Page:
Egypt's non-oil private sector business activity stabilised in January after a slump the previous month, with an overall positive outlook thanks to tough economic reforms, a survey showed.
The Emirates NBD Egypt Purchasing Managers' Index (PMI) for the non-oil private sector rose to 49.9 in January from 48.3 in December, remaining just below the 50 mark than separates growth from contraction.
"While Egypt's headline PMI reading remained just shy of the 50.0 neutral mark in January, the signs are encouraging as we begin 2018," Daniel Richards, MENA Economist at Emirates NBD, said.
"A pick-up in new export orders in particular stands as an indication that the difficult economic reforms enacted in late 2016 are starting to pay off," he said.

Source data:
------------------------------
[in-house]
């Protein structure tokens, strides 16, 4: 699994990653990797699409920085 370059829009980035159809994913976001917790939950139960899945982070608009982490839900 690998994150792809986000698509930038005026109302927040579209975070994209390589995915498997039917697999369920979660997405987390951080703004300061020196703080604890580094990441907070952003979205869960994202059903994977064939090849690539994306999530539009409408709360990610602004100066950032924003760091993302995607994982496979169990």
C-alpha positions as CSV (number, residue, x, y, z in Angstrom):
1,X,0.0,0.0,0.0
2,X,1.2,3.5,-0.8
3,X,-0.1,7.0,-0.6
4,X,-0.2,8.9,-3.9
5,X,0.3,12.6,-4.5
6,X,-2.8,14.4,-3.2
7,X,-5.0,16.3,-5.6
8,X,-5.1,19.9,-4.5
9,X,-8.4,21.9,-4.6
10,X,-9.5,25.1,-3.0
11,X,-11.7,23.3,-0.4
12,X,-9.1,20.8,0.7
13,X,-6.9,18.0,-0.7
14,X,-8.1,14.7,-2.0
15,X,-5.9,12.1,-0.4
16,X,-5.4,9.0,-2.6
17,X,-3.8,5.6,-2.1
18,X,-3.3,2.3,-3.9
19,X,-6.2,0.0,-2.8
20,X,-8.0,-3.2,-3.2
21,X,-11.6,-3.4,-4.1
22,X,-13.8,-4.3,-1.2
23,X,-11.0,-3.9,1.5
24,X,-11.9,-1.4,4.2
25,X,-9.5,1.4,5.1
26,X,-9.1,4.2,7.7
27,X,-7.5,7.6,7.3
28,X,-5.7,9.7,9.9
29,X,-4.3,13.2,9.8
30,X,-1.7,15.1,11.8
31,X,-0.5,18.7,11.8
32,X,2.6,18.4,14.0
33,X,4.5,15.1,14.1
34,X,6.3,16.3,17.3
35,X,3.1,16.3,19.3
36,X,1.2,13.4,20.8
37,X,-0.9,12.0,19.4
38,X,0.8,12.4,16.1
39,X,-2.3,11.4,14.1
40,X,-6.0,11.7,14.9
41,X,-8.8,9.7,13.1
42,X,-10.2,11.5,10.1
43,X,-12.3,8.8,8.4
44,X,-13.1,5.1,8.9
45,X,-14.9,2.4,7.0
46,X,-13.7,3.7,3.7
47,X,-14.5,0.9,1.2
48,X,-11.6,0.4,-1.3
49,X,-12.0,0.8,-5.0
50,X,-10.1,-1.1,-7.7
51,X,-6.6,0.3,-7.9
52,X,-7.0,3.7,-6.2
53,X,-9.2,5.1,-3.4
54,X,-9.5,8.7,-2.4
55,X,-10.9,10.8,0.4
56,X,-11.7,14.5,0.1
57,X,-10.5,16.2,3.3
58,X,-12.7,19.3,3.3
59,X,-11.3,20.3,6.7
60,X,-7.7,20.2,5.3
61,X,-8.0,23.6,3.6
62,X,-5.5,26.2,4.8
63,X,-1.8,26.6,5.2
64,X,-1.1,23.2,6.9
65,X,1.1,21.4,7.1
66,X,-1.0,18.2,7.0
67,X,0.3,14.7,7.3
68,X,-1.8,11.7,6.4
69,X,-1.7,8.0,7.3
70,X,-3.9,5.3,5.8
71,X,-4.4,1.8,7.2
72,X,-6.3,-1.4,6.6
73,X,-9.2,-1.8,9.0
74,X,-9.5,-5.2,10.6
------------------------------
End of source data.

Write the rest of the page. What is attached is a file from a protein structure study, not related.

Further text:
New export orders expanded in January thanks mainly to greater demand for Egyptian goods and services from international markets, the survey said.
Egyptian exports have gained new markets since the central bank liberalized the exchange rate in November 2016 as part of a $12 billion International Monetary Fund reform programme. The pound lost half its value after the float.
Non-oil business activity grew for the first time in 25 months in November, with a similar survey attributing the growth to the IMF-linked reforms.
The economy has been struggling to recover since a 2011 uprising scared tourists and investors away, two main sources of foreign currency.
The recent reforms have hit Egyptians hard, however, affecting purchasing power with a much weaker Egyptian pound.